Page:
Opposition to police body cameras remains strong among Missouri - KMOV.com

Opposition to police body cameras remains strong among Missouri state lawmakers

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(KMOV.com) – The recent shooting of a man by an officer in Cincinnati has renewed the debate about whether all officers should wear body cameras.

A University of Cincinnati police officer was charged with murder after shooting a man in the head during a traffic stop. The shooting was captured on the officer’s body camera.

Missouri State Senator Jamilah Nasheed, D-St. Louis said requiring all officers to wear camera is essential, and she has been saying so since Michael Brown was shot by Ferguson police officer Darren Wilson in 2014.

“Body cameras tell it all and if it wasn’t for the body cameras, we wouldn’t have an indictment (in Cincinnati). So it’s very important and very needed,” Nasheed said.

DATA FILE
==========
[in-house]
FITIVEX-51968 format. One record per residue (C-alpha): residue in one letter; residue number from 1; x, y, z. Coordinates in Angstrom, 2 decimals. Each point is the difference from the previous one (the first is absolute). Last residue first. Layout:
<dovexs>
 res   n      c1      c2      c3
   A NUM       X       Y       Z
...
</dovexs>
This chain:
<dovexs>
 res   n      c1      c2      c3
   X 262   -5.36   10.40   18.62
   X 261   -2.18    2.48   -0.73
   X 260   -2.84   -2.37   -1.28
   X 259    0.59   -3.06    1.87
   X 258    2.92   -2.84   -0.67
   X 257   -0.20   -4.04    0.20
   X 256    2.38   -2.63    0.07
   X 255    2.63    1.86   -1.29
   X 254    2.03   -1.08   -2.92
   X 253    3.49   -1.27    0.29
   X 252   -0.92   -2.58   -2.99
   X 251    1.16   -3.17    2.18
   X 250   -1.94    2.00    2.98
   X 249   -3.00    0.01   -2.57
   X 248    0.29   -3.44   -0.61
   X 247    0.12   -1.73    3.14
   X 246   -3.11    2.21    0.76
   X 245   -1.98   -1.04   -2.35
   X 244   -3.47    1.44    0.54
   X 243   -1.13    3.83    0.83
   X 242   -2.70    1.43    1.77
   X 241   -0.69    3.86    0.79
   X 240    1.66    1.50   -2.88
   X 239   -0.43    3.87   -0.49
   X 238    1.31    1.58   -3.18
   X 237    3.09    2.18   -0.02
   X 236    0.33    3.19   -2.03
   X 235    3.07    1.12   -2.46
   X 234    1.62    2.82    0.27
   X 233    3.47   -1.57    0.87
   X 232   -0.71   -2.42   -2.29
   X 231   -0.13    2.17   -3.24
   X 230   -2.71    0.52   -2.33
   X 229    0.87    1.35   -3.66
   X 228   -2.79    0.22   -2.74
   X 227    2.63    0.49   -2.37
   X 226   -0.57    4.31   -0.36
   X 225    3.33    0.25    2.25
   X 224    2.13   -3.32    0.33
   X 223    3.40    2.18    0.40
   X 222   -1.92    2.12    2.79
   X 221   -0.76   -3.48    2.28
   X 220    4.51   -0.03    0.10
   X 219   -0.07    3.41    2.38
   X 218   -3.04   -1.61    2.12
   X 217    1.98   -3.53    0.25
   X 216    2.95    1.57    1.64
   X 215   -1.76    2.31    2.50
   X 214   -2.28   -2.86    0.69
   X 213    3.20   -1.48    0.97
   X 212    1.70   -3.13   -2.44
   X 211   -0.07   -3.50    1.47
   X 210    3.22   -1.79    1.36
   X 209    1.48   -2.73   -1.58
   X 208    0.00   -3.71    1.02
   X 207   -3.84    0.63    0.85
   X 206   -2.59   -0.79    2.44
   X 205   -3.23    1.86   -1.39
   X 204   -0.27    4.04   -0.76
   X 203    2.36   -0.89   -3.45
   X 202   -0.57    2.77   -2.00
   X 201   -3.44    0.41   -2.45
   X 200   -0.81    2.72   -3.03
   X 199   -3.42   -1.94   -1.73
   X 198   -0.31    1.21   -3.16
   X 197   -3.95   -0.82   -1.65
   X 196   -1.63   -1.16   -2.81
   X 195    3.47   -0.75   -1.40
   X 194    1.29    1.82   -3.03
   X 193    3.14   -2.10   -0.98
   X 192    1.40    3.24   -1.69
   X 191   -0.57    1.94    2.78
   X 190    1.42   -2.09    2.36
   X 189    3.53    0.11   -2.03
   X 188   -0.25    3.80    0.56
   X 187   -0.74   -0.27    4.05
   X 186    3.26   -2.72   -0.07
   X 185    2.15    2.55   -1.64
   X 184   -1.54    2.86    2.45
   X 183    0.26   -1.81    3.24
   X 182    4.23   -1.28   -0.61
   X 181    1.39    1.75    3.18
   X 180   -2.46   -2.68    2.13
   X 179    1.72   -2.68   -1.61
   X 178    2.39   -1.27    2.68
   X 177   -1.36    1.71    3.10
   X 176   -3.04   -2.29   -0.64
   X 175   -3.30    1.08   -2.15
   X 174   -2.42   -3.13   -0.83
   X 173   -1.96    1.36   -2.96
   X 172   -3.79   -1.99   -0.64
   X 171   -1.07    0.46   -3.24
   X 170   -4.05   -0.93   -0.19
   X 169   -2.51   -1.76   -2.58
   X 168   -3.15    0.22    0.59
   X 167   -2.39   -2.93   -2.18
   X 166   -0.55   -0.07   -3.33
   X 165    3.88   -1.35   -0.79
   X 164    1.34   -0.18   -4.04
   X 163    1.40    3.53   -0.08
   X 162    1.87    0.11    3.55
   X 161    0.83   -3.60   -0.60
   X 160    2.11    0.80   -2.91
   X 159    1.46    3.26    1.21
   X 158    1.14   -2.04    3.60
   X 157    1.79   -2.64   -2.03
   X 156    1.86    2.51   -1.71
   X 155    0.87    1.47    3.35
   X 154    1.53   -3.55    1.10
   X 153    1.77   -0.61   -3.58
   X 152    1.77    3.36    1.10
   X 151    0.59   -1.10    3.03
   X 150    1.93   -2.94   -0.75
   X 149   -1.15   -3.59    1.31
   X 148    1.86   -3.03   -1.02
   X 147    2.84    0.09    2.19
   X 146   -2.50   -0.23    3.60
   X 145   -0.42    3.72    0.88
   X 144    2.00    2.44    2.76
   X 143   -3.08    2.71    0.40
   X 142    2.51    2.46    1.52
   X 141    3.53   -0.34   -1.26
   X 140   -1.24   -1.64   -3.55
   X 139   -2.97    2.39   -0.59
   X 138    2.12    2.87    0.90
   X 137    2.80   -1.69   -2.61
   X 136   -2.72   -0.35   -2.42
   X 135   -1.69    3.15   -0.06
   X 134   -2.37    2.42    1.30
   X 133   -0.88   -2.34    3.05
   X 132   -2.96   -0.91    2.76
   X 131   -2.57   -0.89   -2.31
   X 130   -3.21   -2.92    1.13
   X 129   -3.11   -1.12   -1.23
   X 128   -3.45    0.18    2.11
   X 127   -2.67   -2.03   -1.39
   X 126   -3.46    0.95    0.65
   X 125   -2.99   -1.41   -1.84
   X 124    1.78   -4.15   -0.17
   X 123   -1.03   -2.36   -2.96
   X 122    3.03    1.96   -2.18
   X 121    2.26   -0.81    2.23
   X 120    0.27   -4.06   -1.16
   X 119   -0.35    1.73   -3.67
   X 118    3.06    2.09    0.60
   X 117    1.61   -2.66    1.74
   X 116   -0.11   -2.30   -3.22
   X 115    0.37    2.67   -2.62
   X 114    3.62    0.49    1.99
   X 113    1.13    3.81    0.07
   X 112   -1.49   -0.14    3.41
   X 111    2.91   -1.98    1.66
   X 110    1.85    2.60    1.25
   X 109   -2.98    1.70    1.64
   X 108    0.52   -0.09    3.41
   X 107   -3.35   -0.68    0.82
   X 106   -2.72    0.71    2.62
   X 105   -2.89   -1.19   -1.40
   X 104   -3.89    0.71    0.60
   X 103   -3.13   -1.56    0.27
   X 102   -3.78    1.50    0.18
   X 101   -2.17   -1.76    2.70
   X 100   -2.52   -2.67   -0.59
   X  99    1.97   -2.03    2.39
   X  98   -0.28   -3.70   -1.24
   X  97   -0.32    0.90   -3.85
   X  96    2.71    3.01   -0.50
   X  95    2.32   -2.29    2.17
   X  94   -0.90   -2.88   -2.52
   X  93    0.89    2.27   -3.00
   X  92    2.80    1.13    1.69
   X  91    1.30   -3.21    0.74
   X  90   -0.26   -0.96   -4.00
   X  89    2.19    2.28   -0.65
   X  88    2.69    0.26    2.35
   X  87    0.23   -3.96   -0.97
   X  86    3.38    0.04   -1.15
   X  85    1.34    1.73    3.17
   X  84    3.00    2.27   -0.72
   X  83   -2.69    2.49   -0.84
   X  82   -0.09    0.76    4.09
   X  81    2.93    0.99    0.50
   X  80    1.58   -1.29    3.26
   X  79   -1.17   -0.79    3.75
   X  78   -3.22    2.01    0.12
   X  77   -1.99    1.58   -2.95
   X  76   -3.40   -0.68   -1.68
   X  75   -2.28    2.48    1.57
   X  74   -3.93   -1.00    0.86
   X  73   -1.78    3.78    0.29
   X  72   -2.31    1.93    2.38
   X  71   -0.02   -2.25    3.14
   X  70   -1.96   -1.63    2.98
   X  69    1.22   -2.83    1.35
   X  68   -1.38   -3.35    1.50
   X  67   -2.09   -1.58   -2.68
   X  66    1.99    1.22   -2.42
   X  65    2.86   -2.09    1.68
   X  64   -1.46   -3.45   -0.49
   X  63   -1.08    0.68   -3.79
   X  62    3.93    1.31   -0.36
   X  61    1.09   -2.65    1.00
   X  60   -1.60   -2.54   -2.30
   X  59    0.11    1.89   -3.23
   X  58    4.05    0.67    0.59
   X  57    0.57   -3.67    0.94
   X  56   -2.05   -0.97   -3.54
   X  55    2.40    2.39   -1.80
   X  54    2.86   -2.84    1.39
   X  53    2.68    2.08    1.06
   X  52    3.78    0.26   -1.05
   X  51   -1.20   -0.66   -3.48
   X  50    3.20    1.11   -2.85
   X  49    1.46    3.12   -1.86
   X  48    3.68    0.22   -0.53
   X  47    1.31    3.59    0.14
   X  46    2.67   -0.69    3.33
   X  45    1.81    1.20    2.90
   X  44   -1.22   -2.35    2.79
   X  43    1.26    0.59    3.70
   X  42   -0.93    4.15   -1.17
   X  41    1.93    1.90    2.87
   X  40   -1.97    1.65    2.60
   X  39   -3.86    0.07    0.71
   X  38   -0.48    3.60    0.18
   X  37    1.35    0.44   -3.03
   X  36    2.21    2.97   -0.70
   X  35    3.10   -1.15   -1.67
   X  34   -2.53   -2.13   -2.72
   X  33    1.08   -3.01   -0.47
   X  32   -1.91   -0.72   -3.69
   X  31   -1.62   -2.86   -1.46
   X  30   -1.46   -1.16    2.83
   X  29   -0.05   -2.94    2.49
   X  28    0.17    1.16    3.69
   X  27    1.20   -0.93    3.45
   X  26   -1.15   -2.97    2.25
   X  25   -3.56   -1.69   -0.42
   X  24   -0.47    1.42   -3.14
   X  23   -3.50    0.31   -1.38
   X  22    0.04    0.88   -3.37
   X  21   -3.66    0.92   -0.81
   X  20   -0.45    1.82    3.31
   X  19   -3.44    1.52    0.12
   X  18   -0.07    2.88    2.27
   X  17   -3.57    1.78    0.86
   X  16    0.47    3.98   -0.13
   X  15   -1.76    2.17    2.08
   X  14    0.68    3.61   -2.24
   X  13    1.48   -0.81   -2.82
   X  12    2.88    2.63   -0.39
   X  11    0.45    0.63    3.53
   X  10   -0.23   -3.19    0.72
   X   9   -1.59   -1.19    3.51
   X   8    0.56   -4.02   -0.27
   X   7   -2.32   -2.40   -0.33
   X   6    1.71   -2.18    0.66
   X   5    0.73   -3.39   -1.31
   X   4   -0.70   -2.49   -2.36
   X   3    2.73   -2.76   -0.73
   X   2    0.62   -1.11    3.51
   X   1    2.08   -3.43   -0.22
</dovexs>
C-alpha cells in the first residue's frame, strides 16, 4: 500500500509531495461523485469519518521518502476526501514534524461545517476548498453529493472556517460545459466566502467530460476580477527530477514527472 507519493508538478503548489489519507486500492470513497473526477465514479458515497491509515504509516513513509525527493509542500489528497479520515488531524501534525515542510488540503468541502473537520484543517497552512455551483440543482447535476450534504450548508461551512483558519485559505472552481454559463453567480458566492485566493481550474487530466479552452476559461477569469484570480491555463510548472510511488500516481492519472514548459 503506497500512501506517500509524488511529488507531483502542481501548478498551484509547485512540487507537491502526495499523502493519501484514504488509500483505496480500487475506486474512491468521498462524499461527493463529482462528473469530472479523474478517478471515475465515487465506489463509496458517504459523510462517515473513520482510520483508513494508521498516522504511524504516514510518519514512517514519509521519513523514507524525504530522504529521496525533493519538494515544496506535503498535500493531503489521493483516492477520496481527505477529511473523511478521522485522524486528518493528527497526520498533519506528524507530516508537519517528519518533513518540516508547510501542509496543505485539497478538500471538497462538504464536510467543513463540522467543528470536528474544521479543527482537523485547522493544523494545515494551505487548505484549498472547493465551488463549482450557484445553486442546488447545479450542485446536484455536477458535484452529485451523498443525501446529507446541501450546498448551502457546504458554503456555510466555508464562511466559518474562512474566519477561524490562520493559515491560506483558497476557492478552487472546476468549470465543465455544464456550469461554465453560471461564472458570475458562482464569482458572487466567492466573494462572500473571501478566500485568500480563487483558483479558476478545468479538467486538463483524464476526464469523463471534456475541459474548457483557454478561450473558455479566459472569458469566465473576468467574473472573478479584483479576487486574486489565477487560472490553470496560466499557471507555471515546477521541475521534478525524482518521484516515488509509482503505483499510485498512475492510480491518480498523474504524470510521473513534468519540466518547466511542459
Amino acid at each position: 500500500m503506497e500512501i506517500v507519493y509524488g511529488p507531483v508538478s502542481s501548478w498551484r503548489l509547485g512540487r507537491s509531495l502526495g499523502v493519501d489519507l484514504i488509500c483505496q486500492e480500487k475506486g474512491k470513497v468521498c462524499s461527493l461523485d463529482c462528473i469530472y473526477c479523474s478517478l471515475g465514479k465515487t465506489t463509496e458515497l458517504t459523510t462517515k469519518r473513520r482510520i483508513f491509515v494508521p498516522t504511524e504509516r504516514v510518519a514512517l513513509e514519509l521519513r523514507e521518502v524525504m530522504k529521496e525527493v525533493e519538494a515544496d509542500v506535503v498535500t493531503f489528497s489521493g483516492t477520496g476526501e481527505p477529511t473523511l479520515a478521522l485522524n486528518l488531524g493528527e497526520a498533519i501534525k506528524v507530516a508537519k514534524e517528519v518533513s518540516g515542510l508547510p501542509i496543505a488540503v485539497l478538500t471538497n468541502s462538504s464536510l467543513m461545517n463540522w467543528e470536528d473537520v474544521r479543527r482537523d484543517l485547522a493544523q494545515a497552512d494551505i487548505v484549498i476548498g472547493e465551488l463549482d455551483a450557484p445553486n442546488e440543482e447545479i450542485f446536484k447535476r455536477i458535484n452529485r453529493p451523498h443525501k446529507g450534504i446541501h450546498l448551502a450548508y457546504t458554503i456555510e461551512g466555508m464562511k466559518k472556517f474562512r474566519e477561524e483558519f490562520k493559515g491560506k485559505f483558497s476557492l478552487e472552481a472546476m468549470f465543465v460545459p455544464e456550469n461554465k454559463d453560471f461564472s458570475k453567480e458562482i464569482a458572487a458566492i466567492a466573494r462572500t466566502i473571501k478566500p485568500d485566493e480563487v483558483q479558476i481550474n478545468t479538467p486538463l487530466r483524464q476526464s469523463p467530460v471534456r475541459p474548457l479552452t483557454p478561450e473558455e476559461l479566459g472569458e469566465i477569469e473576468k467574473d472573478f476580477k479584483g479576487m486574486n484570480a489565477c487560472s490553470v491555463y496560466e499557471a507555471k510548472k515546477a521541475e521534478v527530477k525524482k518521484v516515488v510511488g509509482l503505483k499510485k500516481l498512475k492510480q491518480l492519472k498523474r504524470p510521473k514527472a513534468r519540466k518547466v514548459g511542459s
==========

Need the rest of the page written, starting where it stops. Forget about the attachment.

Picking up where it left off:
However, opposition among Missouri legislators to require all officer to wear cameras remain strong.  

“I don’t know if the majority position is set in stone but I don’t anticipate legislation that would be brought up that would mandate body cameras,” said State Senator Kevin Engler, R-Farmington.

Engler said many have objections to cameras on different grounds, including how the cameras will be paid for and privacy concerns over the videos.

“I’m not aware of police departments fighting it, the big issues most departments have is when is the footage public and when is it private information? Where do we need to protect as far as citizens go?” said former St. Louis County Police Chief Tim Fitch.

Fitch also said cameras protect officers more than they show misconduct.

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